At the time that the first Harry Potter book was released, young adults and children were accustomed to titles and series such as The Babysitter’s Club, that were a bit more lightweight. The Harry Potter series made way for blockbuster sagas like The Hunger Games, Twilight, and Divergent. Harry Potter easily changed the game for YA fiction.
Though not necessarily original in its common tropes of magic, fantasy, adventure, unfair teachers, a common enemy, heroes, etc., Harry Potter was able to resonate with children and young adults in a way that other tiles could not. Claire Fallon in an article for the Huffington Post writes, “Children’s book writers, especially fantasy authors, who were once the masters of their domain found themselves ignored in media coverage and discussions of ‘Harry Potter.'” Perhaps it was Rowling who wrote the right book at the right time, or she was able to masterfully and creatively construct a seven-book mystery/adventure story arc following characters as they aged into adulthood that coincided with her aging and growing audience. Either way, as Joe Monti, Editorial Director of Saga Press says, “Harry Potter made the careers of many authors possible.”
Harry Potter was able to boosts the sales of YA fiction altogether because of its success. “The Atlantic reported that the number of YA books had increased by a factor of 10 between 1997 and 2009.” The series was also able to help rebuild the disparaging reputation that fantasy had as a genre in YA fiction. Monti says, “Fantasy is mainstream.”
Rowling and Harry Potter as a series took on many risks, including long-form story arcs, thick-sized books, and a fantasy genre as well as the idea that the books also age with the audience. Harry Potter takes on darker themes like lengthy battle scenes, concepts of mortality/fatality, and romantic relationships, all of which challenged what YA fiction was at the time and what publishers can put in front of children and young adults.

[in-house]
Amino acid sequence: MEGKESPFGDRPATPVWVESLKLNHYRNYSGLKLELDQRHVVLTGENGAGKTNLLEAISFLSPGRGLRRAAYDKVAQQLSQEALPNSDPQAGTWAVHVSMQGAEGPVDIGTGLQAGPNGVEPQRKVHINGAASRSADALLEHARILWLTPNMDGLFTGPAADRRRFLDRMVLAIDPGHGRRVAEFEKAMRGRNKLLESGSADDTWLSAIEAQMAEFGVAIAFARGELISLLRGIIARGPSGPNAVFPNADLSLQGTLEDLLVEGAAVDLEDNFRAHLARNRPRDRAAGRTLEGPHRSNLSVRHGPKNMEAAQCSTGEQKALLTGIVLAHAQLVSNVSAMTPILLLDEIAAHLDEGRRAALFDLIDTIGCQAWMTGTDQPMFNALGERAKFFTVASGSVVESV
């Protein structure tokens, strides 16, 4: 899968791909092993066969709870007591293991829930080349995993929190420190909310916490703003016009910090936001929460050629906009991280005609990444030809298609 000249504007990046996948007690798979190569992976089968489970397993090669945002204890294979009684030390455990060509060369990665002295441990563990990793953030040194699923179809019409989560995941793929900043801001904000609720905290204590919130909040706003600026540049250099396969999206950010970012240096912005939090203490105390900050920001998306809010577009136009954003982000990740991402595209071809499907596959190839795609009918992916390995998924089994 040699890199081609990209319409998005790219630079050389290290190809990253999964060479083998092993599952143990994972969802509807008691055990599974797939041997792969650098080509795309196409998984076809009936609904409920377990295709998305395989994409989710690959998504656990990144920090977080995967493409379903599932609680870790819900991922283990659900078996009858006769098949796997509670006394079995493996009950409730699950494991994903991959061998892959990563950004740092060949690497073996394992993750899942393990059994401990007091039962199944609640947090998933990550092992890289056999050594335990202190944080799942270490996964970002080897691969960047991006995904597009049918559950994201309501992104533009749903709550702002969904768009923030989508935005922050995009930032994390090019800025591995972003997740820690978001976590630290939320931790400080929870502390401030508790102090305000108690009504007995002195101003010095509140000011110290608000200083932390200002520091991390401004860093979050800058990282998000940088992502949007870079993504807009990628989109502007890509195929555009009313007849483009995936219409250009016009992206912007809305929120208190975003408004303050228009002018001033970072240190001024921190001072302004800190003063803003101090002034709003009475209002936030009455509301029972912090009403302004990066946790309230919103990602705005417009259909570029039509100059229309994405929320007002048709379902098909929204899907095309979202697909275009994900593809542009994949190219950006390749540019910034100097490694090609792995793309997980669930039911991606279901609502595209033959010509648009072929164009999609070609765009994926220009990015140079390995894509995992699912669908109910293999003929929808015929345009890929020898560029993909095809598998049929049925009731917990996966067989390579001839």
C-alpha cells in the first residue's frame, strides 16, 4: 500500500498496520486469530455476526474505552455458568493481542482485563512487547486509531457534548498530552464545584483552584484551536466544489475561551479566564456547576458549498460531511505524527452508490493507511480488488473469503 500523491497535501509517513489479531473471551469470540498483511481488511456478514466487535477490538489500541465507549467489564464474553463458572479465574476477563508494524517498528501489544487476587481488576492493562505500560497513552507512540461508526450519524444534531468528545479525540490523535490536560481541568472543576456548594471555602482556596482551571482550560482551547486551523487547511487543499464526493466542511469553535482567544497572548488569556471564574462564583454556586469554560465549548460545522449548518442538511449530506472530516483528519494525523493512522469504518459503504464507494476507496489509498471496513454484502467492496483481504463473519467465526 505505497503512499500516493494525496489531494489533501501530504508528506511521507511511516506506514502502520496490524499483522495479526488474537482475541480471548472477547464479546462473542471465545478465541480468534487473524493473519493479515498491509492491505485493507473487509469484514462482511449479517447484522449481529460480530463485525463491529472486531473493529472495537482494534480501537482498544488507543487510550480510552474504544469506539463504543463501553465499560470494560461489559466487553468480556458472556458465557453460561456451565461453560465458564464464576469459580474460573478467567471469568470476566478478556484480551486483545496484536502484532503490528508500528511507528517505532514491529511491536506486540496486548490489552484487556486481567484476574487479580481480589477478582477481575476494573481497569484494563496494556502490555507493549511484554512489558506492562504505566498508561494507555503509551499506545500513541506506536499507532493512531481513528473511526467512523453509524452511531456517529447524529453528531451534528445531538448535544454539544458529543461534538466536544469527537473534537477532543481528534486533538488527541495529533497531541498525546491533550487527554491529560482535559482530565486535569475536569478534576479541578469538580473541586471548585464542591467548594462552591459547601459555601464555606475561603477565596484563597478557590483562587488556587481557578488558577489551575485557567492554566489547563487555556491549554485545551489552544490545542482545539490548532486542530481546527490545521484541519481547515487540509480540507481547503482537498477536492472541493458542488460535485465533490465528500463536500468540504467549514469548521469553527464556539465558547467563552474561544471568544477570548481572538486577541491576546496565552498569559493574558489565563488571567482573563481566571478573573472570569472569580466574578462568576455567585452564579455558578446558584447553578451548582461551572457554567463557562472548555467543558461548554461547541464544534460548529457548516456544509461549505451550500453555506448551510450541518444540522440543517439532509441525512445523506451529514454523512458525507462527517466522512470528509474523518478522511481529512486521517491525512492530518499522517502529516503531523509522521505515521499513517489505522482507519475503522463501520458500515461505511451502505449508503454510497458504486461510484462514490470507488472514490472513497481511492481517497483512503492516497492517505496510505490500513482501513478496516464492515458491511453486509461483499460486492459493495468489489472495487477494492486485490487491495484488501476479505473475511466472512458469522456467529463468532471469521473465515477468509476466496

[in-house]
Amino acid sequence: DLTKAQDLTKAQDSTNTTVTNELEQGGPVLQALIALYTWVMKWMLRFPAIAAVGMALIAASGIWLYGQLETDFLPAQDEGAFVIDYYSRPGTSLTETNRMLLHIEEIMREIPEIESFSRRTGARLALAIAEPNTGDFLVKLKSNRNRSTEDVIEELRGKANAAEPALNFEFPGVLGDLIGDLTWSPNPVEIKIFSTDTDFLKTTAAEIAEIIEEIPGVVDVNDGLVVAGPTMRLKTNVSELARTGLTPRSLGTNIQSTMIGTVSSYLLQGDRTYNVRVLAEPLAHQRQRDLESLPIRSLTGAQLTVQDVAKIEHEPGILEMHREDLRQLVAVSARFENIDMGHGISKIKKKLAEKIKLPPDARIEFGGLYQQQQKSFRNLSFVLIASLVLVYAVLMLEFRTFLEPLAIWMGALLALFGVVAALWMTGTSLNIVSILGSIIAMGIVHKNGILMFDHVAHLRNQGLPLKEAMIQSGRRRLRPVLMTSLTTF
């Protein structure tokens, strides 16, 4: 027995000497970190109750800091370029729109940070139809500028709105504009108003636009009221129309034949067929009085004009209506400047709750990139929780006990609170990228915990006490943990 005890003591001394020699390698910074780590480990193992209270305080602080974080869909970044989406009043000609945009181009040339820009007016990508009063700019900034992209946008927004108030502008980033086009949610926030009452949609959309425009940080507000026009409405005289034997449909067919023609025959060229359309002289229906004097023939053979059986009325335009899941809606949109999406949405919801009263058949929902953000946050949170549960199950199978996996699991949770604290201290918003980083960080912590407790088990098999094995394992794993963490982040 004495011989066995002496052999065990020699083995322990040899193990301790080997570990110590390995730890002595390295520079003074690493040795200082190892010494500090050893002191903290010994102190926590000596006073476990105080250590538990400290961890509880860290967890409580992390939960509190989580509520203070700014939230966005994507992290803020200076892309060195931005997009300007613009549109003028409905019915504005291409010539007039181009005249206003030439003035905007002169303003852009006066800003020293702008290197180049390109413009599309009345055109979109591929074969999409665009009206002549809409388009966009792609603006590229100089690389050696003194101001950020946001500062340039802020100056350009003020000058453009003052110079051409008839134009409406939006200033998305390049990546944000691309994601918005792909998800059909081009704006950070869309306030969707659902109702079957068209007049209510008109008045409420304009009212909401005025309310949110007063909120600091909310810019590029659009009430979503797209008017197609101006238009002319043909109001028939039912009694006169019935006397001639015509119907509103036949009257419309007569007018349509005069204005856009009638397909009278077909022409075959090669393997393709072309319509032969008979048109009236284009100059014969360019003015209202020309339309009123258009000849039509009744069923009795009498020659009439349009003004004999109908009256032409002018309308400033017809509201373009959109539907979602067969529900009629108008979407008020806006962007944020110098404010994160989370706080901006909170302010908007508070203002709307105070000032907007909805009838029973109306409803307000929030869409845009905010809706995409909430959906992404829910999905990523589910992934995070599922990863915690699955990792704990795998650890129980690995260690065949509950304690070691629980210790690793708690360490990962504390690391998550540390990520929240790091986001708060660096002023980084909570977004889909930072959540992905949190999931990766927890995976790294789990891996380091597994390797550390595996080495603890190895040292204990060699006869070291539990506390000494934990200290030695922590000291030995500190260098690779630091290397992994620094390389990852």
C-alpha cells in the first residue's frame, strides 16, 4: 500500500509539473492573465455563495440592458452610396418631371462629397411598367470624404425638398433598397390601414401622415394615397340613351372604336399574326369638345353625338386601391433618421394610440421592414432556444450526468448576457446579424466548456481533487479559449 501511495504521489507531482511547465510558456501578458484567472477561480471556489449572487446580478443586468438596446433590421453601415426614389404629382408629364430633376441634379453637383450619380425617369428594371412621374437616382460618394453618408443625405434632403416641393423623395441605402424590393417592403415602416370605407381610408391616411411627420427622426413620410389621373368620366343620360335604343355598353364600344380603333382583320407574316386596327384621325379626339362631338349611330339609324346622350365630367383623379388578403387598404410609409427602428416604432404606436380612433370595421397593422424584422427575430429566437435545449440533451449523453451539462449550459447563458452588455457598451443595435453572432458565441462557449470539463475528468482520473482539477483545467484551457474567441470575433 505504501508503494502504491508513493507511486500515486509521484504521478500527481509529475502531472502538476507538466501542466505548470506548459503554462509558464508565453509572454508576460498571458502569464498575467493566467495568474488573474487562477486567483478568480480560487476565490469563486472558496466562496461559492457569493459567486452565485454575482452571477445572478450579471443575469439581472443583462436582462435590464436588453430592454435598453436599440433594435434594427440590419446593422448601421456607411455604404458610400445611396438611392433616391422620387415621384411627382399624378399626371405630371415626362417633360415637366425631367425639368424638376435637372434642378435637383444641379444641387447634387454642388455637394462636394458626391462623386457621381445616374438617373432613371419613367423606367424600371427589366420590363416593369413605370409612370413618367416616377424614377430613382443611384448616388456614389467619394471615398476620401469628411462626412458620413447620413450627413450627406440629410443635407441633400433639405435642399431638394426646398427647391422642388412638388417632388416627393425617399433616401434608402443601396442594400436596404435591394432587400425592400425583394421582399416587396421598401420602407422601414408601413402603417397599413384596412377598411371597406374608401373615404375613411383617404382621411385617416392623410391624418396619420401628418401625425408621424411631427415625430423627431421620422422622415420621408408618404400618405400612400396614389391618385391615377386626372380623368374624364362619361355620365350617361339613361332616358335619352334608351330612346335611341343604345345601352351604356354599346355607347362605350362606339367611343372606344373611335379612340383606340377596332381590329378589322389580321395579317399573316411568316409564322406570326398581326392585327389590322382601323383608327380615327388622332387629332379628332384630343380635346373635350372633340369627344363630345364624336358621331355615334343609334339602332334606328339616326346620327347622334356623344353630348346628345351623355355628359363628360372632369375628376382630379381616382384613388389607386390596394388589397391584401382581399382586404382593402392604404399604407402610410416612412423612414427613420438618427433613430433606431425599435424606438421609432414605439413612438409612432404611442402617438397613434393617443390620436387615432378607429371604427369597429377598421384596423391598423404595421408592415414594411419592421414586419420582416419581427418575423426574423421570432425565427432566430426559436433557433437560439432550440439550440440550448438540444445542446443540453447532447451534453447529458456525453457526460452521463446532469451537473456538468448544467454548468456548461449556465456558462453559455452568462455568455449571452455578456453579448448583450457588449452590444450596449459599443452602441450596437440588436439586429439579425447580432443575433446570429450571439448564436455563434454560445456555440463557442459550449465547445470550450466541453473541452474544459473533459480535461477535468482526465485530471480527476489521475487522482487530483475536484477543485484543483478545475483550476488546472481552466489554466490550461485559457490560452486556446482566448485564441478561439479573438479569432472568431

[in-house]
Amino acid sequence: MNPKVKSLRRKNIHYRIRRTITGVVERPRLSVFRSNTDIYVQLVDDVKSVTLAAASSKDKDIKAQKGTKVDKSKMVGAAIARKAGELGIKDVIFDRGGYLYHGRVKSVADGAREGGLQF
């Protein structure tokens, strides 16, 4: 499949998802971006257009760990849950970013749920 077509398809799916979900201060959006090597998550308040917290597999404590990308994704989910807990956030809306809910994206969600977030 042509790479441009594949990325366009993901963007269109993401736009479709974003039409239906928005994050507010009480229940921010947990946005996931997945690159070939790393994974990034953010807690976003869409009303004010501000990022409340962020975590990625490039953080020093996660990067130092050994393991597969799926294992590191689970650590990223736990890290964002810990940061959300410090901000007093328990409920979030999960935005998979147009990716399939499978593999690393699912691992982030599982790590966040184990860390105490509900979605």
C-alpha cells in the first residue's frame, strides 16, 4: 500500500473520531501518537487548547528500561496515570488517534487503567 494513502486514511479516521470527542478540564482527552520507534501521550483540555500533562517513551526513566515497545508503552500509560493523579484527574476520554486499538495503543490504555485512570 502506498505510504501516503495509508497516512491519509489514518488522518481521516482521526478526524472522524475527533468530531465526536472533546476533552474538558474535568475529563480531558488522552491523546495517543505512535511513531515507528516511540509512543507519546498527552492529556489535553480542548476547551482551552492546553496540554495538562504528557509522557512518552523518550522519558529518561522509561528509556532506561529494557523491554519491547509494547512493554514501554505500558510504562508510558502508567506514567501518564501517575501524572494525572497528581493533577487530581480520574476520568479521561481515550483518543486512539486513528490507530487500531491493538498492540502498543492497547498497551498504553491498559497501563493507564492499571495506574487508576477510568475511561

Harry Potter was able to open up the horizons for what YA literature could be. Rowling also capitalized on the success of her series, which is part if the reason why Harry Potter has been cemented in pop culture history. It continues, to this day, to pave the way for YA fiction authors.
Following April’s National Poetry Month’s celebration, readers can look forward to a Summer of beach reading. But, in between these two reading seasons is National Short Story Month, a form of writing dedicated to in the month of May.
The Huffington Post has compiled a list of 15 short stories that viewers can read online to kick off their summer reading lists. “These make for great lunch break reads,” as the writer, Maddie Crum, says.
Among the stories the made the list include:
• “The 37” by Mary Miller
Anthologized in Miller’s recent collection Always Happy Hour, this story follows a girl trying to get home to see her mother in Mississippi.
• “You Are Happy?” by Akhil Sharma
A boy observes his mother’s decent into alcoholism in Shamra’s story, which will appear in his collection out this summer.
• “A Hundred and Twenty Muscles” by Rachel Heng
In another great work of flash fiction, a young girl plays with her class pet ― a rabbit named Domino ― a little too violently.